The pink, pastel, watercolours that greet the viewer remain a constant throughout the show, with seemingly gentle media making up the majority of the work. However, below the surface, the artist’s work is anything but mild, often confronting subjects of a sensitive, controversial and at times, sexual nature. Lullaby, consists of a series of 25 red screen prints of phallic shapes pasted on top of printed-paper. These appear in the same space as fabric artist books with such sentimental titles as ODE A L’OUBLI (ode to the forgotten) and Keep Me Together, Do Not Abandon Me, Hold My Bones Together.
Also on display amongst the two-dimensional work is the display of an ongoing repetition of the character of Saint Sebastian, the martyred saint persecuted for his Christian faith during the reign of Emperor Diocletian. Bourgeois transformed the figure into a woman, reshaping her over eight years. She begins her life as a thin, pencil-drawn lady, evolving into a curvaceous figure that has been cut off with arrows pointing to various parts of her body, mimicking the arrows that are often depicted in artistic depictions of the Roman saint.
Alongside the drawings, and prints on paper and fabric that make up the bulk of the exhibition, are a number of sculptural pieces – the medium Bourgeois is most well known for today. These appear at the beginning of the exhibition as vertical, wooden sculptures like Pillar, 1949-50 and Figure, 1954, which mimic high-rise apartment buildings. The most powerful work though, is Arch of Hysteria, 1993, bronze and patina, which sees a golden woman suspended from the ceiling, arching her back to the sky. The floating lady hangs in the centre of a room covered in red and pink hand-coloured etchings called A l’Infini, 2007, meaning ‘to infinity.’ Bourgeois has been quoted as saying: ‘My early work is the fear of falling. Later on, it became the art of falling. How to fall without hurting yourself. Later on, it is the art of hanging in there.’ This statement seems poignant when read alongside the sight of what is on display alongside this sculpture, that has been surrounded by images in which limbs overstretch from every-direction in what looks like a loss of control. The deep reds that reflect from the golden bronze embody a sense of clutching on to something that is slipping away.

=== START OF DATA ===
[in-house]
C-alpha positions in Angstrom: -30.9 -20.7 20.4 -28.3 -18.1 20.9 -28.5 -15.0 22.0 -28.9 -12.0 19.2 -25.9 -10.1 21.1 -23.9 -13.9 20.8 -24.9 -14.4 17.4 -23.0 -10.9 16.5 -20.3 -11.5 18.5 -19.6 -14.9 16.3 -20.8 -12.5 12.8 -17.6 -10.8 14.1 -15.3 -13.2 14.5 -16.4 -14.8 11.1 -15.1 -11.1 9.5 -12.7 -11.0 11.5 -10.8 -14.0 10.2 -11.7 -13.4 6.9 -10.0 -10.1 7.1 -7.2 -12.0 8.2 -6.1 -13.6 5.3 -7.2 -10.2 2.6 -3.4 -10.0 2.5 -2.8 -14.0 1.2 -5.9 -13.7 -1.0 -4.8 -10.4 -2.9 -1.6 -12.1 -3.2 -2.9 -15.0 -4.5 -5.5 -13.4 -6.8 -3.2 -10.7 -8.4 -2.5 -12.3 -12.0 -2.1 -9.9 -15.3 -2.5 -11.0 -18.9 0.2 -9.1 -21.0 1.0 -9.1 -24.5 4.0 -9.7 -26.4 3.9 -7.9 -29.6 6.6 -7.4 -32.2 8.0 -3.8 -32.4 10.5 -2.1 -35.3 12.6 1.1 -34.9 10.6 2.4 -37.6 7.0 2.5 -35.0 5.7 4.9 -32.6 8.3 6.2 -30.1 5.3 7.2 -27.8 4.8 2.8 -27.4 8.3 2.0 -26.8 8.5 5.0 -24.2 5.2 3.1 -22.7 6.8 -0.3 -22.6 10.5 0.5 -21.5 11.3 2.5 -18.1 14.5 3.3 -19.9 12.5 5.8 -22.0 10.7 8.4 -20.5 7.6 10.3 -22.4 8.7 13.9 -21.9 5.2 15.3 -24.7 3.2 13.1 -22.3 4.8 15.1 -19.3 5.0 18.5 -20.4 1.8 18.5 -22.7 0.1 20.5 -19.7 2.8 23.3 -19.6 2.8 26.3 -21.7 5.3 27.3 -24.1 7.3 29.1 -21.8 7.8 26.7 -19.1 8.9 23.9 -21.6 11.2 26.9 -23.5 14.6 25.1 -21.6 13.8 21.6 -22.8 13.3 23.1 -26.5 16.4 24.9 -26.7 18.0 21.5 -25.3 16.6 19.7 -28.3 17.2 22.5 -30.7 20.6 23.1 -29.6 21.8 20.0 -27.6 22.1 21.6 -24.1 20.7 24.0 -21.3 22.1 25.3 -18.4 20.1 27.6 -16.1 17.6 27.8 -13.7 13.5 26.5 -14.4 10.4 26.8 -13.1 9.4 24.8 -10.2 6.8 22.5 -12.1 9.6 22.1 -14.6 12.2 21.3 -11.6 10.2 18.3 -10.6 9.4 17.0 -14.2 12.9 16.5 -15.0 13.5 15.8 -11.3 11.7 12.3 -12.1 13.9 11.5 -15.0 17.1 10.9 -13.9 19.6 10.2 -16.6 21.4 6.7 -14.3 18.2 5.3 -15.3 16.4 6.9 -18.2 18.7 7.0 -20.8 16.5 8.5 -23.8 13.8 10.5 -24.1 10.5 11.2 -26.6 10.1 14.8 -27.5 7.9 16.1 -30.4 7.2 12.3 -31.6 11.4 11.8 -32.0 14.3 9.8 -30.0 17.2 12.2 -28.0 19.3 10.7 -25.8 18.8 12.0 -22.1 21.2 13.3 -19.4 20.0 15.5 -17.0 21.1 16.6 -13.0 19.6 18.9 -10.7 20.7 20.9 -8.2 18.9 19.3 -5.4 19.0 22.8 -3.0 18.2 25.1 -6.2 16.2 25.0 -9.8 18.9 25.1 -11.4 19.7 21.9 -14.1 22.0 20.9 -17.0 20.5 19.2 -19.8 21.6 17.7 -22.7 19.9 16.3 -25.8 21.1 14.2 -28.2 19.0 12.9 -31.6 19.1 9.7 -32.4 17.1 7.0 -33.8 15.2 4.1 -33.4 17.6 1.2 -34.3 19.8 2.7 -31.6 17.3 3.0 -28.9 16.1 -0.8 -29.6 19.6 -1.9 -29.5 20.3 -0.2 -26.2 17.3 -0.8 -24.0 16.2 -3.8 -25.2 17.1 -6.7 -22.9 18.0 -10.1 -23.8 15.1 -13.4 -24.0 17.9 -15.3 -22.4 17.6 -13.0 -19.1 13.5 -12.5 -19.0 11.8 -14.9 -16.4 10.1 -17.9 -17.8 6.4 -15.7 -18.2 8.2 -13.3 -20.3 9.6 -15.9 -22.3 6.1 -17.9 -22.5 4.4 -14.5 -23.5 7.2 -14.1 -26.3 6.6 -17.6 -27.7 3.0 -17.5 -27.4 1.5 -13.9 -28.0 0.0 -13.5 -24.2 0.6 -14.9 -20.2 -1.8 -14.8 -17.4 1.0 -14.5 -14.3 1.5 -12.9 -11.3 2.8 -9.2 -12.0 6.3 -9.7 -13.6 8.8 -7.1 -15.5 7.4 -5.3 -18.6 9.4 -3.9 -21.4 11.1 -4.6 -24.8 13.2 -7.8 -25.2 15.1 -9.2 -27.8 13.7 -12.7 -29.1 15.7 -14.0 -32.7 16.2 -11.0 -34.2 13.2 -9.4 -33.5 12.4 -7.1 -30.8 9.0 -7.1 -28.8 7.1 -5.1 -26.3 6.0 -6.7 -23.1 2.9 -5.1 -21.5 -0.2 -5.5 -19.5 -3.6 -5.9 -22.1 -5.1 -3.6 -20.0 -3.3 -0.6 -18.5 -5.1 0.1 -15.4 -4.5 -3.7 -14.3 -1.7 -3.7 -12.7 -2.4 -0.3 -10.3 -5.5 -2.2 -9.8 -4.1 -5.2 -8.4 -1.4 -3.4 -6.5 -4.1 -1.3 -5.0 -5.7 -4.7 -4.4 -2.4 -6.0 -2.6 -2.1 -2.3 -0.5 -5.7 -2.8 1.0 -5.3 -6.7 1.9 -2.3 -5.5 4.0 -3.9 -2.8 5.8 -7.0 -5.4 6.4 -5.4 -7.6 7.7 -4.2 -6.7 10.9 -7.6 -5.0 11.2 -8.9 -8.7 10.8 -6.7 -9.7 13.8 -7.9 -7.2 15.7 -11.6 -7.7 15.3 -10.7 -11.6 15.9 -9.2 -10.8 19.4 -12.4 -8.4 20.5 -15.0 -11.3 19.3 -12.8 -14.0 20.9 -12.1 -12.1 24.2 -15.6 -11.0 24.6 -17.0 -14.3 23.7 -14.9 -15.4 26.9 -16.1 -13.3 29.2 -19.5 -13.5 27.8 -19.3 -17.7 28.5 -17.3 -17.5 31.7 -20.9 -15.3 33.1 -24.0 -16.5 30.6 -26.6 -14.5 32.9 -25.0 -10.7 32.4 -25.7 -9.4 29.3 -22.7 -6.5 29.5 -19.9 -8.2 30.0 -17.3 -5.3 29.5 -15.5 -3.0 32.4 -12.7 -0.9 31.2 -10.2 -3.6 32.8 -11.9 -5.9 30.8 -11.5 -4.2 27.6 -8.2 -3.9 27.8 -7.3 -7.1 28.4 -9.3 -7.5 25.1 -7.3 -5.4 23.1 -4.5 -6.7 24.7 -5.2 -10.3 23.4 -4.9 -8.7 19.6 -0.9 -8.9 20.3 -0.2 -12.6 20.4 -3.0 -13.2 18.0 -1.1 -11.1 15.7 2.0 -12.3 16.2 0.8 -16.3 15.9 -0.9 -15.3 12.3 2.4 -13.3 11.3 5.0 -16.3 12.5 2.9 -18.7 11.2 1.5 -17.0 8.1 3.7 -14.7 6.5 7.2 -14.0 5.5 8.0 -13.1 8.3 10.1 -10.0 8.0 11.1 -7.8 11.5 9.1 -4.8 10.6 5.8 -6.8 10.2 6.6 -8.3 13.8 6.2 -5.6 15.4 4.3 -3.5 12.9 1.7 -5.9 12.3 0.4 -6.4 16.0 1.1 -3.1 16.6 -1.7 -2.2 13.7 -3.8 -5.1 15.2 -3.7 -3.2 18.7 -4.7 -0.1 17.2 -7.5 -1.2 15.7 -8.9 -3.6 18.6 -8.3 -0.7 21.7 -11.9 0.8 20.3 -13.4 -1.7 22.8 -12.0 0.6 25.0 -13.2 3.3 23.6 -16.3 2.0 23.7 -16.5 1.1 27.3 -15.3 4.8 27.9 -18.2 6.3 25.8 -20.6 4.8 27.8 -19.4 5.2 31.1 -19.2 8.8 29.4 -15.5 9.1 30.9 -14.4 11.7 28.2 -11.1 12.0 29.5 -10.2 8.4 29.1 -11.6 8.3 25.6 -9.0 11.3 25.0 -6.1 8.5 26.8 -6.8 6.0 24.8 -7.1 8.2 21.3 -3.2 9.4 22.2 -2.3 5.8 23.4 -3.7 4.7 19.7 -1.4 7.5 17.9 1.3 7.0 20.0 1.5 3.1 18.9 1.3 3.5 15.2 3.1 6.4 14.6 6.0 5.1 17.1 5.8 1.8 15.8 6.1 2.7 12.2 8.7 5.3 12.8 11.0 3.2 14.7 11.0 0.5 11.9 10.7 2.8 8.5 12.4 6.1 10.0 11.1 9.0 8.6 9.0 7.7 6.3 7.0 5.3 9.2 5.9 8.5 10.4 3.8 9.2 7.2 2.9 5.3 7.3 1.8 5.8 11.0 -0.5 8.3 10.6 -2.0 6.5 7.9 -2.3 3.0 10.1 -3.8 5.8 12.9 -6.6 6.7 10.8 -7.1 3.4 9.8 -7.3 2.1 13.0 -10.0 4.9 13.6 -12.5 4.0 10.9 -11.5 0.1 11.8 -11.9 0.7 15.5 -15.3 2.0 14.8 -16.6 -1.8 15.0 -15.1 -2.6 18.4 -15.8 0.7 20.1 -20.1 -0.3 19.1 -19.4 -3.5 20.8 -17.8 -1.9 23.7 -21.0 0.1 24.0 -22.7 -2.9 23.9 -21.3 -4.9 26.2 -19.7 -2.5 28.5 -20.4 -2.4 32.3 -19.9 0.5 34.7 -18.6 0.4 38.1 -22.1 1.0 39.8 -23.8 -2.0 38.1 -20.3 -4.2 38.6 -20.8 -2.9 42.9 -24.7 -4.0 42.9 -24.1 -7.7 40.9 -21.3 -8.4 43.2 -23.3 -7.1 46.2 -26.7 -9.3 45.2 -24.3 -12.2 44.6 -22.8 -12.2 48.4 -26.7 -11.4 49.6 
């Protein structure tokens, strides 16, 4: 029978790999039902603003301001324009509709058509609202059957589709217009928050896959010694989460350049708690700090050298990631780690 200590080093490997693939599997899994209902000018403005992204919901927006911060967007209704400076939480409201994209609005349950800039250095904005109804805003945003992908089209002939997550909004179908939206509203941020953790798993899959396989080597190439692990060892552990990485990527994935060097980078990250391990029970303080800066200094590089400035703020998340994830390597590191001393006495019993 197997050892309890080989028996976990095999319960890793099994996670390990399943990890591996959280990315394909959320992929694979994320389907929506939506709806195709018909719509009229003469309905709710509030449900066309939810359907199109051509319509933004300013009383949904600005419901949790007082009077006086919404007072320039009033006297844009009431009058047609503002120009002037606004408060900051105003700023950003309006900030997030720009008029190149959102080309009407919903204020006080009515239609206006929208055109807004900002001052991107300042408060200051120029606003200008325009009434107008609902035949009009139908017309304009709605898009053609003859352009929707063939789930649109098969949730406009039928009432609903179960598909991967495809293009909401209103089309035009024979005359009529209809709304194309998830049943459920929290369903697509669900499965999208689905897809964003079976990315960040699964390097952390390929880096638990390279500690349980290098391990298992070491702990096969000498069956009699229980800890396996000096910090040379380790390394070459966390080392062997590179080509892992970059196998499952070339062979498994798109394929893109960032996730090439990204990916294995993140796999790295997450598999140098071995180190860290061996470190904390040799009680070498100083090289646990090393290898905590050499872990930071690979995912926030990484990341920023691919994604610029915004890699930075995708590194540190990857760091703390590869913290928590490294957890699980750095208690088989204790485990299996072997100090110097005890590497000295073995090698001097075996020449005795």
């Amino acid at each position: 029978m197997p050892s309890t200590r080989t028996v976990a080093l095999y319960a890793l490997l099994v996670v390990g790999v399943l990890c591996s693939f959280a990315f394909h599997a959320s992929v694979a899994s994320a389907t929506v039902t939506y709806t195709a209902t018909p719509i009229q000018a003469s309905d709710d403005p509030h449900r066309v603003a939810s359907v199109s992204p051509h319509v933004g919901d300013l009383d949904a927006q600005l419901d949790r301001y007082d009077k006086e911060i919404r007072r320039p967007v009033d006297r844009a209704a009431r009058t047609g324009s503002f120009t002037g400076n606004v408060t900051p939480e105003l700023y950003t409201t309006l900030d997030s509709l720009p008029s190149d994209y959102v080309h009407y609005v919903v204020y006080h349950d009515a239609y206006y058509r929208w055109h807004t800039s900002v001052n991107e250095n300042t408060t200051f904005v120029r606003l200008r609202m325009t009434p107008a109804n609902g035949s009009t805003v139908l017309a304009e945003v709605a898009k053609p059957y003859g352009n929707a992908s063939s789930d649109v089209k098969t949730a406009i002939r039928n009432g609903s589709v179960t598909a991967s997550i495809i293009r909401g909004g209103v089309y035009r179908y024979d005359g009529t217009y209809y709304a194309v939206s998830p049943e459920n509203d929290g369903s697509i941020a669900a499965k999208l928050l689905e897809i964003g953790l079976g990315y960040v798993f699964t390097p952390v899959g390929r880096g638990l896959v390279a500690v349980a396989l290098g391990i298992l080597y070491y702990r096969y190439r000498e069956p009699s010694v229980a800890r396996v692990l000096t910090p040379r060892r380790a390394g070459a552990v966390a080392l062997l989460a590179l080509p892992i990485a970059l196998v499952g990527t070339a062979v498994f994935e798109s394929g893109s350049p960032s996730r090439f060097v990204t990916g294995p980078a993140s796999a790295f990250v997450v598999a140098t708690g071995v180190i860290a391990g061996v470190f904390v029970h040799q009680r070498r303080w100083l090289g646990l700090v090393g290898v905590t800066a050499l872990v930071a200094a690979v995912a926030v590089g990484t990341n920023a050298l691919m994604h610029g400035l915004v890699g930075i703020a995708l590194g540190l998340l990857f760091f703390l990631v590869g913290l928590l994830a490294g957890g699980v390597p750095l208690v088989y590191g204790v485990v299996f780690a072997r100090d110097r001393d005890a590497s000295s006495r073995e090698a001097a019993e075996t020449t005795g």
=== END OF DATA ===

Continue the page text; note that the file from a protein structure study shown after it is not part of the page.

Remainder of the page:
A sculptural spider like Maman is present here at MoMA too, though much smaller than the creature I was exposed to at the Tate as a child. Spider, 1997, stands over a mesh-wire structure that houses bone, glass, rubber, silver and wood. This insect guards a case filled with fragments of a plethora of materials, probably sentiments picked up by the artist throughout her life. This spider, a cousin to the creature once living at the Tate, embodies the role of the mother, playing protector to the smaller, more fragile objects that lay under her care.
The exhibition in New York is an intimate pink-toned glimpse into the life and mind of Louise Bourgeois. By focusing on the two-dimensional – works on paper – that often function as preparation for something bigger, the viewer is offered an extremely personal glimpse into the artist’s mind and practice. The show is well worth a visit.
Louise Bourgeois: An Unfolding Portrait is on display at the Museum of Modern Art, New York until 28 January 2018